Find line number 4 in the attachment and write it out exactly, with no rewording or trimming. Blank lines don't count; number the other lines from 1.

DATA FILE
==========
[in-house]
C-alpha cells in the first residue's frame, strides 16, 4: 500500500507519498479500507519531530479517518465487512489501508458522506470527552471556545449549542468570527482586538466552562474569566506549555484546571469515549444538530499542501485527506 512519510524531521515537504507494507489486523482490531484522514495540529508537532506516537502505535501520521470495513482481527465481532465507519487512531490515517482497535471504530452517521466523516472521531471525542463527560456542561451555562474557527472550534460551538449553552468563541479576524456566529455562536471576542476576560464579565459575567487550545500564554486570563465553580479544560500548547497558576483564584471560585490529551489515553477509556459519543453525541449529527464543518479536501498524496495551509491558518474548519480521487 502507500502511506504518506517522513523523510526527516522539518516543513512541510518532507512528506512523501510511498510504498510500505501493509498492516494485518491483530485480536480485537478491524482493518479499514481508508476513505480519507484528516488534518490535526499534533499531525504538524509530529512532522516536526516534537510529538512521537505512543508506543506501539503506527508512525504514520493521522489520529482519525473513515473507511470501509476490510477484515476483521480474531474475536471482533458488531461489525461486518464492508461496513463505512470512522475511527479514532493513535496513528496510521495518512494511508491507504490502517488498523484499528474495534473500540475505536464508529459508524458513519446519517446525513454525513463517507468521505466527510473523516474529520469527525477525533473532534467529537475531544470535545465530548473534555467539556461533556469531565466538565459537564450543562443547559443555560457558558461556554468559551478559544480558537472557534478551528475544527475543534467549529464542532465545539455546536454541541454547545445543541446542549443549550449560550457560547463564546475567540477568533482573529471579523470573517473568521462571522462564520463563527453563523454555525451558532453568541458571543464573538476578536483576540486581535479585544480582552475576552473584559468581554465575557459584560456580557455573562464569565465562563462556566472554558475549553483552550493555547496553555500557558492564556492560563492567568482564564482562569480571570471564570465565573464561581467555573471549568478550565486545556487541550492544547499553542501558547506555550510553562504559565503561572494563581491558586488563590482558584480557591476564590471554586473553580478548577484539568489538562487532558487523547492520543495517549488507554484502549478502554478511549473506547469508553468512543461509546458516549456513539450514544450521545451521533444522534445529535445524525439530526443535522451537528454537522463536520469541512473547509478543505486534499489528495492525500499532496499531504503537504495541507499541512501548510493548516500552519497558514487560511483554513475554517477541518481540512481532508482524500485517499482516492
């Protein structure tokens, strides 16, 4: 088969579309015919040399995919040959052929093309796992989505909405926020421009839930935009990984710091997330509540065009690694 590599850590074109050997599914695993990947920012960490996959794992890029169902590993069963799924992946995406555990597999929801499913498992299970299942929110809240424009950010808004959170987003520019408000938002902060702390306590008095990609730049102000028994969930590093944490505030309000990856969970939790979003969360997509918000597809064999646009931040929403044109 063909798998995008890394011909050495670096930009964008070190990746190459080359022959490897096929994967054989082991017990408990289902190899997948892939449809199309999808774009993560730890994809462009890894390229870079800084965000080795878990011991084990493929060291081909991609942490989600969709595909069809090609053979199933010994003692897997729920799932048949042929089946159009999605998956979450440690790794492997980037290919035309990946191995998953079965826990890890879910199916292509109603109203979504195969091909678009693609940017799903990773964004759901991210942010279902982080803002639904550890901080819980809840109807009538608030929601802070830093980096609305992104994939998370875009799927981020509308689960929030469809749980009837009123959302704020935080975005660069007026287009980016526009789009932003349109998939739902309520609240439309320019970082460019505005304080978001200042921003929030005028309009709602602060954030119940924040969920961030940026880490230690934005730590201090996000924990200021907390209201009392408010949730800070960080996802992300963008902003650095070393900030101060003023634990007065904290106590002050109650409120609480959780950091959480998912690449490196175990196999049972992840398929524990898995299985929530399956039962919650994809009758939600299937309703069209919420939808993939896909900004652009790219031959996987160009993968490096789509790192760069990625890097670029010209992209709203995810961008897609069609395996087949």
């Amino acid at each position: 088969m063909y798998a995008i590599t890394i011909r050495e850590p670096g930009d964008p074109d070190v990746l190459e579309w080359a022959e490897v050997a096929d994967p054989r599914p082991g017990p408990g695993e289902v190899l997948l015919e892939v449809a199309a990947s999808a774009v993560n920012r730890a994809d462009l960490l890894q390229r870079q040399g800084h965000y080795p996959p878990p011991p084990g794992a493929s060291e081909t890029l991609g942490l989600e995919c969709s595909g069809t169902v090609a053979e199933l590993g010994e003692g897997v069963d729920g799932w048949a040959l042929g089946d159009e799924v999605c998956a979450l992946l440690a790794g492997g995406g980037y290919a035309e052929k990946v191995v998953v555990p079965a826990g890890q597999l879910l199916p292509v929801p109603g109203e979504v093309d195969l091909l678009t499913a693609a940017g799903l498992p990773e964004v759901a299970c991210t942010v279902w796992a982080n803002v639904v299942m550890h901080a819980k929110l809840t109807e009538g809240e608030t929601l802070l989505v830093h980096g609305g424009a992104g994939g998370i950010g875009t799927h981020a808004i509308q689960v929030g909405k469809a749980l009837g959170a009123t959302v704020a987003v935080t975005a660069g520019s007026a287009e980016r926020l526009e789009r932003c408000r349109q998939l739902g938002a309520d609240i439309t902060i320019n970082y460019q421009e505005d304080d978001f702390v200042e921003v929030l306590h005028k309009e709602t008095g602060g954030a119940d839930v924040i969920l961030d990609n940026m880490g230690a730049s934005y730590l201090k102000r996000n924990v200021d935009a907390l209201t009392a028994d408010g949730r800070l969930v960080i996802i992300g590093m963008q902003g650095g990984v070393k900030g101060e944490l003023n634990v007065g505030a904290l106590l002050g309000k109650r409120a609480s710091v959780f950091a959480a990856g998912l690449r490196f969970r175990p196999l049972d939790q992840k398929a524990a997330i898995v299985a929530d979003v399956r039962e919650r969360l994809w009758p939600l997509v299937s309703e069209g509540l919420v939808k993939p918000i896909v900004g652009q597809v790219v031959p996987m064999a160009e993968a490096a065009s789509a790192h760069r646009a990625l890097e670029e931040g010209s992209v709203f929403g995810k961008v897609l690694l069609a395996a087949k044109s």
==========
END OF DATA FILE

């Amino acid at each position: 088969m063909y798998a995008i590599t890394i011909r050495e850590p670096g930009d964008p074109d070190v990746l190459e579309w080359a022959e490897v050997a096929d994967p054989r599914p082991g017990p408990g695993e289902v190899l997948l015919e892939v449809a199309a990947s999808a774009v993560n920012r730890a994809d462009l960490l890894q390229r870079q040399g800084h965000y080795p996959p878990p011991p084990g794992a493929s060291e081909t890029l991609g942490l989600e995919c969709s595909g069809t169902v090609a053979e199933l590993g010994e003692g897997v069963d729920g799932w048949a040959l042929g089946d159009e799924v999605c998956a979450l992946l440690a790794g492997g995406g980037y290919a035309e052929k990946v191995v998953v555990p079965a826990g890890q597999l879910l199916p292509v929801p109603g109203e979504v093309d195969l091909l678009t499913a693609a940017g799903l498992p990773e964004v759901a299970c991210t942010v279902w796992a982080n803002v639904v299942m550890h901080a819980k929110l809840t109807e009538g809240e608030t929601l802070l989505v830093h980096g609305g424009a992104g994939g998370i950010g875009t799927h981020a808004i509308q689960v929030g909405k469809a749980l009837g959170a009123t959302v704020a987003v935080t975005a660069g520019s007026a287009e980016r926020l526009e789009r932003c408000r349109q998939l739902g938002a309520d609240i439309t902060i320019n970082y460019q421009e505005d304080d978001f702390v200042e921003v929030l306590h005028k309009e709602t008095g602060g954030a119940d839930v924040i969920l961030d990609n940026m880490g230690a730049s934005y730590l201090k102000r996000n924990v200021d935009a907390l209201t009392a028994d408010g949730r800070l969930v960080i996802i992300g590093m963008q902003g650095g990984v070393k900030g101060e944490l003023n634990v007065g505030a904290l106590l002050g309000k109650r409120a609480s710091v959780f950091a959480a990856g998912l690449r490196f969970r175990p196999l049972d939790q992840k398929a524990a997330i898995v299985a929530d979003v399956r039962e919650r969360l994809w009758p939600l997509v299937s309703e069209g509540l919420v939808k993939p918000i896909v900004g652009q597809v790219v031959p996987m064999a160009e993968a490096a065009s789509a790192h760069r646009a990625l890097e670029e931040g010209s992209v709203f929403g995810k961008v897609l690694l069609a395996a087949k044109s």